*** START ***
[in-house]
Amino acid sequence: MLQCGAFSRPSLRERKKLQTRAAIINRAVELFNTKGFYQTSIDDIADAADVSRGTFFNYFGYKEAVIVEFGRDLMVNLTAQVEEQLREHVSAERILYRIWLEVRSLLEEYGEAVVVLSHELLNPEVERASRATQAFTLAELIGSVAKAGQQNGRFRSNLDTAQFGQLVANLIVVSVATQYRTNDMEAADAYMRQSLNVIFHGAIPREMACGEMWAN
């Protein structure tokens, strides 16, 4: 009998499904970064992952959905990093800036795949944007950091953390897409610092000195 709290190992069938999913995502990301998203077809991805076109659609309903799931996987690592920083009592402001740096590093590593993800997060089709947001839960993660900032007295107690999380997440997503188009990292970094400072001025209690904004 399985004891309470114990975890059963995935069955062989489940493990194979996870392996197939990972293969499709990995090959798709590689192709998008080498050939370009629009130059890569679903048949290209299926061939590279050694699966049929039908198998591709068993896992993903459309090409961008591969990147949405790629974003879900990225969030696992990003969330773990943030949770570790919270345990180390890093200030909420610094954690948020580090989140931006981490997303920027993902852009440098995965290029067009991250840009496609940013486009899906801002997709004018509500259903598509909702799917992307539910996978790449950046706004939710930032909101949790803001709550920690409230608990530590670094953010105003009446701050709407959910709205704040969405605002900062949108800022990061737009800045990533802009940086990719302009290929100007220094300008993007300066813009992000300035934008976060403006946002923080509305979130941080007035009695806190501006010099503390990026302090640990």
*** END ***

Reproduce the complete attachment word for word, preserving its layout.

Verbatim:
[in-house]
Amino acid sequence: MLQCGAFSRPSLRERKKLQTRAAIINRAVELFNTKGFYQTSIDDIADAADVSRGTFFNYFGYKEAVIVEFGRDLMVNLTAQVEEQLREHVSAERILYRIWLEVRSLLEEYGEAVVVLSHELLNPEVERASRATQAFTLAELIGSVAKAGQQNGRFRSNLDTAQFGQLVANLIVVSVATQYRTNDMEAADAYMRQSLNVIFHGAIPREMACGEMWAN
């Protein structure tokens, strides 16, 4: 009998499904970064992952959905990093800036795949944007950091953390897409610092000195 709290190992069938999913995502990301998203077809991805076109659609309903799931996987690592920083009592402001740096590093590593993800997060089709947001839960993660900032007295107690999380997440997503188009990292970094400072001025209690904004 399985004891309470114990975890059963995935069955062989489940493990194979996870392996197939990972293969499709990995090959798709590689192709998008080498050939370009629009130059890569679903048949290209299926061939590279050694699966049929039908198998591709068993896992993903459309090409961008591969990147949405790629974003879900990225969030696992990003969330773990943030949770570790919270345990180390890093200030909420610094954690948020580090989140931006981490997303920027993902852009440098995965290029067009991250840009496609940013486009899906801002997709004018509500259903598509909702799917992307539910996978790449950046706004939710930032909101949790803001709550920690409230608990530590670094953010105003009446701050709407959910709205704040969405605002900062949108800022990061737009800045990533802009940086990719302009290929100007220094300008993007300066813009992000300035934008976060403006946002923080509305979130941080007035009695806190501006010099503390990026302090640990």